Daily Briefing

Ten Things You Need to Know Today: Friday 23 Sep 2011

Traders on the New York stock exchange as shares plunge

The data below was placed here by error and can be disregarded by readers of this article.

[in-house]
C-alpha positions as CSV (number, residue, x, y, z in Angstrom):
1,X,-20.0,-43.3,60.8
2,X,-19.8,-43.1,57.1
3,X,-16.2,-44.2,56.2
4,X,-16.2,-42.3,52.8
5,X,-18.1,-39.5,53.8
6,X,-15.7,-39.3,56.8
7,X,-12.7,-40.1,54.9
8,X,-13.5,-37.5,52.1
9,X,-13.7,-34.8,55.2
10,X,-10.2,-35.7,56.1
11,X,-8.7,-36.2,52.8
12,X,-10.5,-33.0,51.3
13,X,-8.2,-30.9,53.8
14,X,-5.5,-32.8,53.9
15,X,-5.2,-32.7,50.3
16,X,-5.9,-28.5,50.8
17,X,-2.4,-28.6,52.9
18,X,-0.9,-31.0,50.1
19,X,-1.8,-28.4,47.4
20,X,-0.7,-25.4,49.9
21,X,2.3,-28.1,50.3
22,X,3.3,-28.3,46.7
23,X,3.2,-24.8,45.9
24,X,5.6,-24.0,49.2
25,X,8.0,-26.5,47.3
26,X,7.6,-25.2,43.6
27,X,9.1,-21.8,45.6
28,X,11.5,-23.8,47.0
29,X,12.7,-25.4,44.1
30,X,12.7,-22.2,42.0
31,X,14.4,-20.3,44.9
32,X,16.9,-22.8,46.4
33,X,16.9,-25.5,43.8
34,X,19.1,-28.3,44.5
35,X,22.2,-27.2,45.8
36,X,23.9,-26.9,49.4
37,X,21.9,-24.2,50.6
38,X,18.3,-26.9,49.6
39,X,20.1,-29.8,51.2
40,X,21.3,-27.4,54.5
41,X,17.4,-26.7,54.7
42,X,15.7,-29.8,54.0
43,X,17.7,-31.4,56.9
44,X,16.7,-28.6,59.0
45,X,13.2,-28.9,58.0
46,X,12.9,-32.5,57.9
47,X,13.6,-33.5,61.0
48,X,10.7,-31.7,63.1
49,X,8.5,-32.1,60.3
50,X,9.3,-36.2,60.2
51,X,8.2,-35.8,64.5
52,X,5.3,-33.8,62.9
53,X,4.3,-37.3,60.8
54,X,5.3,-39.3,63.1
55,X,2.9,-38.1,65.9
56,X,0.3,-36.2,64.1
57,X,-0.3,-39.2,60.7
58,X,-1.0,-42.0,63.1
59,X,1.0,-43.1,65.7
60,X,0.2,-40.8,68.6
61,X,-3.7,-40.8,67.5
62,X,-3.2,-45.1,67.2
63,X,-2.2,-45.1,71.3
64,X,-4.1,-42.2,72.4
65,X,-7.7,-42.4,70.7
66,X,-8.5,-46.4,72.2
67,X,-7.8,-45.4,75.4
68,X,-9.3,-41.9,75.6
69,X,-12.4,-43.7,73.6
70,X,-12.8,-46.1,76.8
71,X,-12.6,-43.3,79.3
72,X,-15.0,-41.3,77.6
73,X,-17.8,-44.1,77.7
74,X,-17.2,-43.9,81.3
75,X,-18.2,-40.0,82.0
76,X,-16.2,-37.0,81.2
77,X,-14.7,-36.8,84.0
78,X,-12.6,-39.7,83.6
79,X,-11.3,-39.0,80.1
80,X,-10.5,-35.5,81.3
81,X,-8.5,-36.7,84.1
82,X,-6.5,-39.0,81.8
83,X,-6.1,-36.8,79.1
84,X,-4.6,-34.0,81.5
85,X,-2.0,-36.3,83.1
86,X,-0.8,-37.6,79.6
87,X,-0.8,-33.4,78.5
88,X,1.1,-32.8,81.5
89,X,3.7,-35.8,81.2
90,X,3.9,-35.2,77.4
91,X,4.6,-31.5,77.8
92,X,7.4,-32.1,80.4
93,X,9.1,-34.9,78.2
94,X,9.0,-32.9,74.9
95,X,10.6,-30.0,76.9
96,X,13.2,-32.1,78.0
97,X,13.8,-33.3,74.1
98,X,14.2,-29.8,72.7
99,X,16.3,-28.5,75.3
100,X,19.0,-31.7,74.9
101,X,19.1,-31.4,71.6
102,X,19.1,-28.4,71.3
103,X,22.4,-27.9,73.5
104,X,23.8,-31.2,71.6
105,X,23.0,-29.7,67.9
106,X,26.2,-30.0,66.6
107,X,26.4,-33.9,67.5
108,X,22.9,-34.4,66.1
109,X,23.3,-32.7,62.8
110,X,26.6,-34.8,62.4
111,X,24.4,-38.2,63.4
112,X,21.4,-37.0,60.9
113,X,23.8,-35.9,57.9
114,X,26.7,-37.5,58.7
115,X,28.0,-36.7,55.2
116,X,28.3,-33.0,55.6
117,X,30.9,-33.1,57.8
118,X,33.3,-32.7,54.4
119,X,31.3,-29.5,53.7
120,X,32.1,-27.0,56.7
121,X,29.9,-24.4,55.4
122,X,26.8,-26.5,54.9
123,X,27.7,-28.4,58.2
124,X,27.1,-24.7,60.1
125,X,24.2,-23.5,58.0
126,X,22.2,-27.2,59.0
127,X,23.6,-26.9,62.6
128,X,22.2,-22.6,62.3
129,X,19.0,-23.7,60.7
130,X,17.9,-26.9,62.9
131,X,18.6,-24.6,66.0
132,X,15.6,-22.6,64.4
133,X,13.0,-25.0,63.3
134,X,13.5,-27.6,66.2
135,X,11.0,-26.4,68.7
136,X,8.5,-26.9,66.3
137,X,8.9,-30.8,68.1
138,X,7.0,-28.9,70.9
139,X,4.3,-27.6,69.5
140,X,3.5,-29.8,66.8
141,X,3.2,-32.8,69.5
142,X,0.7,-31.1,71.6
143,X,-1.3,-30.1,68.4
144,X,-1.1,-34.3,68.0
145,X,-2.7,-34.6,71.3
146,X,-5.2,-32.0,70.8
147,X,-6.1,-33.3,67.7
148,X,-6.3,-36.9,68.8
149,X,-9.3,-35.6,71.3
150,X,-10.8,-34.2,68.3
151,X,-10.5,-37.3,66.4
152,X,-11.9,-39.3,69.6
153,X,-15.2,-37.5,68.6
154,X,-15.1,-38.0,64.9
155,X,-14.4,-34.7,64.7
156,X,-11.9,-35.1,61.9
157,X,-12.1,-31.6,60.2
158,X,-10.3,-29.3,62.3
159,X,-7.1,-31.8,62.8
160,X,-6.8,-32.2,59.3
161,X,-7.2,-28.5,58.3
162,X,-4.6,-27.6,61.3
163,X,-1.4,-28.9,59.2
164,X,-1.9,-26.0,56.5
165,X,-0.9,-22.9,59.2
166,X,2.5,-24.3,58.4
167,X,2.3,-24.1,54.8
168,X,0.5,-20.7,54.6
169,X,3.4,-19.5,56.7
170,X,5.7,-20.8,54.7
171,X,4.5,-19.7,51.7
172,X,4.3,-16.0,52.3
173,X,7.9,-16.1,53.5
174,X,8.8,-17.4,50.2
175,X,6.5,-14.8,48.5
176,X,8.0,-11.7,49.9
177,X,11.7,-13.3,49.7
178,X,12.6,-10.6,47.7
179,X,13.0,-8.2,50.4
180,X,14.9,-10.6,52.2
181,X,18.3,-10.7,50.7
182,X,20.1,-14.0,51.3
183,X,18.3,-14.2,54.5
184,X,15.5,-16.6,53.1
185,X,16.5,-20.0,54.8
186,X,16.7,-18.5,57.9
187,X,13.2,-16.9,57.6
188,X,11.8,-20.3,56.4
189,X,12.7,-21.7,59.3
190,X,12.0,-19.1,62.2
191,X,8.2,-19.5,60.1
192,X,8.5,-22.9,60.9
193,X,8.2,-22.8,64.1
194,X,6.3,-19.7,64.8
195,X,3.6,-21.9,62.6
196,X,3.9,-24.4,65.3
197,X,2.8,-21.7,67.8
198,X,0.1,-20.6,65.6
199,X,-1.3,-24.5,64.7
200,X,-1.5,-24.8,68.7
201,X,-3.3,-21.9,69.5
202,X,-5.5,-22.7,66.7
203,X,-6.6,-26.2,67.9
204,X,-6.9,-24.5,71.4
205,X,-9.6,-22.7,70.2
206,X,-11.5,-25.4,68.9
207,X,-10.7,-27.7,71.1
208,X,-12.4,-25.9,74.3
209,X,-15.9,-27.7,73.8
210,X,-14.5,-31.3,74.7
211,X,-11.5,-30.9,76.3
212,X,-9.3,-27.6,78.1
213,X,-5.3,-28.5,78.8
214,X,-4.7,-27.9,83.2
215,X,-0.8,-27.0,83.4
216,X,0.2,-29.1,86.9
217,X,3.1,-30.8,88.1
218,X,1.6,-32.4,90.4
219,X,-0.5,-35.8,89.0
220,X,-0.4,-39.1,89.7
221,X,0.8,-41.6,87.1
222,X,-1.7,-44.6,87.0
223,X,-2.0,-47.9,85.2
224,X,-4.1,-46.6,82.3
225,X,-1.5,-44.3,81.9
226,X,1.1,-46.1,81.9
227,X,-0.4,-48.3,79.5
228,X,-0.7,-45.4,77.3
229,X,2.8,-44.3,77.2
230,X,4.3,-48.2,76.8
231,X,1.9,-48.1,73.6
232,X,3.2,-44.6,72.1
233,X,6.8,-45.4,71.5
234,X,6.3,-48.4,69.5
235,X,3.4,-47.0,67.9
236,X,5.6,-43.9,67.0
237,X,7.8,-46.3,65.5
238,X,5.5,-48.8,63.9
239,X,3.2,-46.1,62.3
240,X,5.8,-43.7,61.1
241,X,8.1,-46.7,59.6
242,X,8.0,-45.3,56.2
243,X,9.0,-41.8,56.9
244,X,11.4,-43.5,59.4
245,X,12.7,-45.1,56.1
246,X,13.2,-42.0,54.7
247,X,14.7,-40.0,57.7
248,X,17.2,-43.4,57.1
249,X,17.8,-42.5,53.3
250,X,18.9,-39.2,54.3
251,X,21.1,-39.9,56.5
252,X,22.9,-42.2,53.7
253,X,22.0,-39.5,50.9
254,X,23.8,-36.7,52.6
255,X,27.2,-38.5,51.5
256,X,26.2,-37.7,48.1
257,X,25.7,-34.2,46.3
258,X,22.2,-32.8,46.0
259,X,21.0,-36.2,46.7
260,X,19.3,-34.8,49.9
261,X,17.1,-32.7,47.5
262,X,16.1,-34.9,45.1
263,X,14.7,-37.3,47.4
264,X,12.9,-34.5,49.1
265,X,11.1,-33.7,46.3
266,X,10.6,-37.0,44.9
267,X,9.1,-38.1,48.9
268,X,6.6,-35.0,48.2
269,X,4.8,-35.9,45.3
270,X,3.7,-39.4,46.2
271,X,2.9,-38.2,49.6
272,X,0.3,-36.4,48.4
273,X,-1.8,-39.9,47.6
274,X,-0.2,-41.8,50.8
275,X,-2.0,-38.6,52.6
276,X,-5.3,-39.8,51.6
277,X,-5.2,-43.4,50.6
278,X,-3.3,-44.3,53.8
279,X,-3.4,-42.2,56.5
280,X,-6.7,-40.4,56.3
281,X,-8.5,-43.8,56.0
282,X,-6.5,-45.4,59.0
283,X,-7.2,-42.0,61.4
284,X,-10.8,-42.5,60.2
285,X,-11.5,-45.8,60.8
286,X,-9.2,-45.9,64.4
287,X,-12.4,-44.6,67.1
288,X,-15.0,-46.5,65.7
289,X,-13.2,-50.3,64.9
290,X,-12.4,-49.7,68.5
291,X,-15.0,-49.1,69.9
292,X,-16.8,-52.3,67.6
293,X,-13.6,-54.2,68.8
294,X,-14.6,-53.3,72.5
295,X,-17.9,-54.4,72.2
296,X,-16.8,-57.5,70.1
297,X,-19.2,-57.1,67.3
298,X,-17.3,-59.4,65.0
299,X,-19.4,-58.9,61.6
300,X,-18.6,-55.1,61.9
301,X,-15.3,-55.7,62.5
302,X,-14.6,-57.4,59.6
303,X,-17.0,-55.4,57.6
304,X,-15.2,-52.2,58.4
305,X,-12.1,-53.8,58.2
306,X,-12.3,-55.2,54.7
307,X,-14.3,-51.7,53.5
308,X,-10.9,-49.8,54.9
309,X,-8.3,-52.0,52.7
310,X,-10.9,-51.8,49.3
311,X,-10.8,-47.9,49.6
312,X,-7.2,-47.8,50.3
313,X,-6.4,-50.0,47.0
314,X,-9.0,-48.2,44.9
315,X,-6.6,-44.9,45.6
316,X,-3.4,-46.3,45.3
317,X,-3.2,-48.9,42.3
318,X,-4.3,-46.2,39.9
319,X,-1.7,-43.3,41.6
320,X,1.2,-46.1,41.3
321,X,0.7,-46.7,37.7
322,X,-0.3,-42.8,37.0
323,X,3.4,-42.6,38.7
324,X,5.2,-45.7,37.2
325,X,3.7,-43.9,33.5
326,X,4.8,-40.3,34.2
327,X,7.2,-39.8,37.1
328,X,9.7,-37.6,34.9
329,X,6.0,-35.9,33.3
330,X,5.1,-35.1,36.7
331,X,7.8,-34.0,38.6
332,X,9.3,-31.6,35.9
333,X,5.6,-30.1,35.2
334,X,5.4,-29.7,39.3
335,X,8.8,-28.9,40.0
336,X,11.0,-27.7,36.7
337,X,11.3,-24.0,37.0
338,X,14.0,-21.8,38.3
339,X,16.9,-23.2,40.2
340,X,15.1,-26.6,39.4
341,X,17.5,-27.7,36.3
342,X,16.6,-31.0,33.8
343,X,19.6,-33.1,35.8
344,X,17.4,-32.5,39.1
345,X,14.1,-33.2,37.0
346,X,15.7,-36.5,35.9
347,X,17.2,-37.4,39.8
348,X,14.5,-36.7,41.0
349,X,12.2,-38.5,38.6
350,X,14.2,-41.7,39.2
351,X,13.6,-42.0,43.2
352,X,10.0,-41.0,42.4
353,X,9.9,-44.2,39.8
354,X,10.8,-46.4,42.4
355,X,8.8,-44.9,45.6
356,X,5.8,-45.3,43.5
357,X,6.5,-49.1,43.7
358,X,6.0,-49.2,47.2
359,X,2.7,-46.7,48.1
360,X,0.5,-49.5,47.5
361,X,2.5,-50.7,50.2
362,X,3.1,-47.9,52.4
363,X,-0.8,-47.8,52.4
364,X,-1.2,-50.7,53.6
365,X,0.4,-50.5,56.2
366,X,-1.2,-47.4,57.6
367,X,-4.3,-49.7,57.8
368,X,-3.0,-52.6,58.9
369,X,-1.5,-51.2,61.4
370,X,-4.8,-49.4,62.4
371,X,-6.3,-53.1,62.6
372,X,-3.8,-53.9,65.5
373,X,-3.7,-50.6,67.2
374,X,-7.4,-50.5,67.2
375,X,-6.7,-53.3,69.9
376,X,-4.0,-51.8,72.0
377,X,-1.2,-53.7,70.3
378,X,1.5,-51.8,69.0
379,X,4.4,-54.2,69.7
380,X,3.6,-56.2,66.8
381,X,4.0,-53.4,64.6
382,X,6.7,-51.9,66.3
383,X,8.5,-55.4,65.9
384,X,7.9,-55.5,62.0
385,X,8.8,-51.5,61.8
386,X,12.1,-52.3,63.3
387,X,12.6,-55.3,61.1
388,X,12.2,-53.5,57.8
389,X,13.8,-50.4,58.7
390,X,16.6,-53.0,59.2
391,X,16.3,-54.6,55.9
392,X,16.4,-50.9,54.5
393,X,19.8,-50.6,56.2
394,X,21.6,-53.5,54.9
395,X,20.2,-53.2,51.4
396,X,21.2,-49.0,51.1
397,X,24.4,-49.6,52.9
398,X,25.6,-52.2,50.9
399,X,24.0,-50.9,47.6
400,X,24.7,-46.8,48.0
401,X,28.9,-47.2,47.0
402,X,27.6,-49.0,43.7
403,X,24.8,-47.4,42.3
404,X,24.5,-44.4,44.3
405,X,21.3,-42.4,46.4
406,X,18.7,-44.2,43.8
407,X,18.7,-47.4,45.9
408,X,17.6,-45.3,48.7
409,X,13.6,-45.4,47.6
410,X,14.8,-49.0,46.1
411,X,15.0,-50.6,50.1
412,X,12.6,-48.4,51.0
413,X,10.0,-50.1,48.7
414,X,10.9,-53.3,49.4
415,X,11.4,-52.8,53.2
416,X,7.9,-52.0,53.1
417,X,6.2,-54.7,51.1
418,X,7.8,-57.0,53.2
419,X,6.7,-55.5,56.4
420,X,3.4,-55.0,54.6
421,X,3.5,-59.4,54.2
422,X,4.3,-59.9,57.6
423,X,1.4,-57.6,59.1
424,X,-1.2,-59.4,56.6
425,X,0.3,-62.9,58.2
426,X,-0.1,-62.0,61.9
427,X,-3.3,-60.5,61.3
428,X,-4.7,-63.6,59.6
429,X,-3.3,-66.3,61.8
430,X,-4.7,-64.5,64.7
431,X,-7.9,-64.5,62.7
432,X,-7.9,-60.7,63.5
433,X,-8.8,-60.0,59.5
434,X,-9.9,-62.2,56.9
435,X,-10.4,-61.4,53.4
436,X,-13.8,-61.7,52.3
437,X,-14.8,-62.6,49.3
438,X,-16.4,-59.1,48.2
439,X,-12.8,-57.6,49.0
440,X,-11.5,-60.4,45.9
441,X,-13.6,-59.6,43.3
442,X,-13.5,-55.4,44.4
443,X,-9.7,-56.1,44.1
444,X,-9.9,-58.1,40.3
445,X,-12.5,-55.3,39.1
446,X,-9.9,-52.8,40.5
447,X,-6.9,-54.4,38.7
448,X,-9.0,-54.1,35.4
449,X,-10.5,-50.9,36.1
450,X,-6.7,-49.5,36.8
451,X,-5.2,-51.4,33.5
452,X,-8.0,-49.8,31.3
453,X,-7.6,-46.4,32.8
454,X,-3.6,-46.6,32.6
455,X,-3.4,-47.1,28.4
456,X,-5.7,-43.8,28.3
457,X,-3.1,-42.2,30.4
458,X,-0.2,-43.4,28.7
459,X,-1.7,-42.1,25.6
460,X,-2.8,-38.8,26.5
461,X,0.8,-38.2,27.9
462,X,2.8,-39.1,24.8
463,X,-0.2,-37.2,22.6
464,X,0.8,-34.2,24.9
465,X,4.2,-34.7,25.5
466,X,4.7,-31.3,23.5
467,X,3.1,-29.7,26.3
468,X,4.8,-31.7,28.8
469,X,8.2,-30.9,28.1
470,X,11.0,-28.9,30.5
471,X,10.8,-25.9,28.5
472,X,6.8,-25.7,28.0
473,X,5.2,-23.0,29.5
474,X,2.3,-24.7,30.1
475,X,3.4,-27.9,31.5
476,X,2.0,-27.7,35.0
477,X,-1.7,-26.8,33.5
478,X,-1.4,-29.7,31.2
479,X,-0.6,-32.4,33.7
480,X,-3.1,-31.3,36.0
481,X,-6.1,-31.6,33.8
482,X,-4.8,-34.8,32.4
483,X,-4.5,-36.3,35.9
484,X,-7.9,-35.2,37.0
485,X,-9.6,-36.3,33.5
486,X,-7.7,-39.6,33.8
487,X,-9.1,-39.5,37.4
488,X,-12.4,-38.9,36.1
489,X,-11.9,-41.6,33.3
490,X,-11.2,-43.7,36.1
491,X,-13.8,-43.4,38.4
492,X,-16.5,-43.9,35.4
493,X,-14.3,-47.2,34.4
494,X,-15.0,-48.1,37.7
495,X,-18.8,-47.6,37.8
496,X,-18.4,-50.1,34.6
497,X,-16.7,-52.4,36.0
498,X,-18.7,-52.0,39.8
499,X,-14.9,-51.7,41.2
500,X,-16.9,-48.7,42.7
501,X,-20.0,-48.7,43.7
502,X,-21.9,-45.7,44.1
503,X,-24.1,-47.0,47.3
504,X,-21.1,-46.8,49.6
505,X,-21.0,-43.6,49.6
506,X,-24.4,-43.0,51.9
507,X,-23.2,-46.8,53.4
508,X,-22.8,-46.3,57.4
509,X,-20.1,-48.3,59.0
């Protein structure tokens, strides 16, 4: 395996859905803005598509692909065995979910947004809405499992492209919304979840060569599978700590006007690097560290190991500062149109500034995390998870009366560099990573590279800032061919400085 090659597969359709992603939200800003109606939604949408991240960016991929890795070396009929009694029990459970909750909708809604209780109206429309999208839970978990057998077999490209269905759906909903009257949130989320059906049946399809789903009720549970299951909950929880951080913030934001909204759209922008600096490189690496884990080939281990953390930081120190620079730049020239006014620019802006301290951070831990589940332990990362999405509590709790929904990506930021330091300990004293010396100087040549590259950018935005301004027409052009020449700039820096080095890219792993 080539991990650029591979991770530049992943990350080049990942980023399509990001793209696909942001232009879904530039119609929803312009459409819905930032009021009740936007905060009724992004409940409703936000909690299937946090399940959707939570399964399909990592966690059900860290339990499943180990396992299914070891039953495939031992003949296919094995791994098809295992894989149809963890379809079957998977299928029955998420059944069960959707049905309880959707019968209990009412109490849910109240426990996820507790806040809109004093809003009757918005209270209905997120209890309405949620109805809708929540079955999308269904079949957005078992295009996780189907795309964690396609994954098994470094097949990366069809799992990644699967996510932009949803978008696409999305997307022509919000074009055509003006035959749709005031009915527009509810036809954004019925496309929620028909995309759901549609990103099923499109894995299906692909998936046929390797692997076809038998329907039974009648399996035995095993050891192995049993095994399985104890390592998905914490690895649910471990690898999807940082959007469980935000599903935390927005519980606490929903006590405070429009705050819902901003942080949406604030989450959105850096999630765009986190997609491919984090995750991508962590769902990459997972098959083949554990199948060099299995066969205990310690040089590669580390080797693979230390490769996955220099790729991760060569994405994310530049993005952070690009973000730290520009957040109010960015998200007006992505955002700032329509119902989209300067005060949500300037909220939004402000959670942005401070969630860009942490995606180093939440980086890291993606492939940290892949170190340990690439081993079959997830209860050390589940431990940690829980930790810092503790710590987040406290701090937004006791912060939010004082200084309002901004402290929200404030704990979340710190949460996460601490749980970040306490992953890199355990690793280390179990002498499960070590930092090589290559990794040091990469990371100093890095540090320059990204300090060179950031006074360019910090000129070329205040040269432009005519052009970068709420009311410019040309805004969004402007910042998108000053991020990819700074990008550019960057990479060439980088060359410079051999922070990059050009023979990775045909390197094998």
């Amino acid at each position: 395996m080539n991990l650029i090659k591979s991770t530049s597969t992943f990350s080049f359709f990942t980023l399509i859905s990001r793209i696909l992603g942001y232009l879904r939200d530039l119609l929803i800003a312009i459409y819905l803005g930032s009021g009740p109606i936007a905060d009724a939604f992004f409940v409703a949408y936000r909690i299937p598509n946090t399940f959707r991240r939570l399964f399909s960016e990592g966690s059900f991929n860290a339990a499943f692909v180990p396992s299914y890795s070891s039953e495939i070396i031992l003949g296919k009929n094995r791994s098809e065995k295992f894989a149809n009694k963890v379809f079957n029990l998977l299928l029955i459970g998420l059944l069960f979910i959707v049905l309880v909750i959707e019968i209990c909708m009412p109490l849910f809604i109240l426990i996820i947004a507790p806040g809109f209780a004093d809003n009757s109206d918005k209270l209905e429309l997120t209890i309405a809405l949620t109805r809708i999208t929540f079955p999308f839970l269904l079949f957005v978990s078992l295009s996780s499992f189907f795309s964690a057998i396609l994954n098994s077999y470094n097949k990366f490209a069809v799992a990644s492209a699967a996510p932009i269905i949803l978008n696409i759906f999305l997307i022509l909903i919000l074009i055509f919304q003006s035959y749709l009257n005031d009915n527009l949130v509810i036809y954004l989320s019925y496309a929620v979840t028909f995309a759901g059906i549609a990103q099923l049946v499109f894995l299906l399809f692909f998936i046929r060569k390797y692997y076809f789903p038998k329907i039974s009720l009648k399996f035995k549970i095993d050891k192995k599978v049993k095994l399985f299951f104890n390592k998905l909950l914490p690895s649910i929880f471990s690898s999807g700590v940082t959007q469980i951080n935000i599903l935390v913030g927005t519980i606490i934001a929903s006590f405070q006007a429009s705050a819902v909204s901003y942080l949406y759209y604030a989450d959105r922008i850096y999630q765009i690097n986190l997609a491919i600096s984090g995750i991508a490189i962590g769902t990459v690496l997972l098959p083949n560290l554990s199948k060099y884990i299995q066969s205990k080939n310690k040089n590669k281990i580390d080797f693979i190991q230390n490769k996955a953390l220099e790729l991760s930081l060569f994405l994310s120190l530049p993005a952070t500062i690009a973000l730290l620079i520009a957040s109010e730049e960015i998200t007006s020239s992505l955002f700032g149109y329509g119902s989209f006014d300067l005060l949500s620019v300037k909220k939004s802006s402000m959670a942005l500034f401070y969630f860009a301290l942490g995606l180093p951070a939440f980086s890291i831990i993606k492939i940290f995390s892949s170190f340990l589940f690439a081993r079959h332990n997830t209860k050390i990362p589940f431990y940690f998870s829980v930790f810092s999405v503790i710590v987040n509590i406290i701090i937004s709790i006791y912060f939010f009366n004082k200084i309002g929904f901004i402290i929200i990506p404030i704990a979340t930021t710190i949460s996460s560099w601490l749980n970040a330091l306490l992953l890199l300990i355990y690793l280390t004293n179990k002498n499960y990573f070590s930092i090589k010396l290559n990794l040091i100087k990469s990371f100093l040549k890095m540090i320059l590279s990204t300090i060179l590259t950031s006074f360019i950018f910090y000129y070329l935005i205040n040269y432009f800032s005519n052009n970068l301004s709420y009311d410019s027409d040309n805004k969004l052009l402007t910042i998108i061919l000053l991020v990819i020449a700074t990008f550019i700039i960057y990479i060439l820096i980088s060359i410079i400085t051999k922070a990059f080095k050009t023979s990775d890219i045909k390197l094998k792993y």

STOCK MARKETS SLIDE AGAINAfter a brief rally on Friday the world's stock markets resumed their slide amid fears over the global economy and concerns about European banks' exposure to Greek debt. Pledges from G20 nations to stabilise markets appeared to have worked, but by Friday afternoon the FTSE, German Dax and French Cac were all in decline again. BID TO 'FIX' BOXING GOLD AT 2012 OLYMPICSAzerbaijan paid £5.9m to the international boxing organisation World Series Boxing in return for a guarantee that Azerbaijani fighters would win two gold medals at the London 2012 Olympics, according to a BBC Newsnight investigation. WSB franchise of the amateur organisation AIBA which controls Olympic boxing. AIBA denies the claim. Cash for gold claim casts shadow over 2012 boxing WAS ALBERT EINSTEN WRONG?Scientists at Opera, an Italian particle physics research project, will today unveil results of an experiment unexpectedly challenging the core of Albert Einstein's Theory of Relativity, which is that nothing travels faster than light. They measured 15,000 'neutrinos' travelling 60 billionths of a second faster around their accelerator, theoretically going backwards in time.  Einstein’s theory of special relativity up in the air MEREDITH 'FORGOTTEN' SAYS SISTERMeredith Kercher, the English student murdered in Italy four years ago, has been "completely forgotten" since her death according to her sister. Stephanie Kercher said that everyone was now fascinated with Amanda Knox, the American convicted of killing her. Meredith's family are in Italy to hear the verdict in her appeal case. ‘Forget Amanda Knox – this is about Meredith’ US ACCUSES PAKISTAN OF 'PROXY WAR'Pakistan's Army chief offered to "make a phone call" when the US commander of Nato forces in Afghanistan personally asked him to stop an insurgent truck bomb which, two days later on September 10, wounded 77 US soldiers, the Guardian reports. The incident triggered US accusations of Pakistan fighting a "proxy war" in Afghanistan. SARKOZY AND CAMERON ARE 'ACCIDENTAL HEROES' David Cameron and Nicolas Sarkozy became "accidental heroes" in the Libyan conflict, according to an analysis by the Royal United Services Institute think tank released yesterday. The success of the Nato air strikes was down to "improvisation" and "good luck", overcoming "big political risk" and "ambiguous command". After Libya, back to reality for lucky Camo and Sarko DALE FARM EVICTIONS DELAYED AGAINThe Dale Farm evictions have been delayed again after two new applications for a judicial review were lodged at the High Court and the judge said he would not make any decision on the future of the site until next week. The eviction had intially been planned for Monday but residents gained an emergency injunction delaying it. SPONTANEOUS COMBUSTION INQUEST VERDICTAn Irish coroner has ruled that a man who burned to death in his West Galway home died as a result of spontaneous combustion. Investigators told an inquest they were baffled as to the cause of death, and how the fire that killed him had started. Dr Ciaran McLoughlin said it was the first time in 25 years he had returned such a verdict. DEATH ROW 'LAST MEAL' BANNED IN TEXASTexas yesterday banned the 'last meal' for death row inmates before their executions, effective immediately. It followed a complaint from State Senator John Whitmore over the chicken fried steaks, triple bacon cheeseburger, three fajitas, fried okra and ice cream given white supremacist killer Lawrence Brewer before he was executed on Wednesday. FACEBOOK REVAMPED IN FACE OF NEW RIVALS Facebook founder Mark Zuckerberg yesterday unveiled plans at his annual F8 conference to revamp the networking site as a hub for users to share the media they consume, including music and movies, in response to new rivals Google and Twitter. Facebook "identities" will also be defined through a "vertical timeline" of life events with photographs, videos and text.

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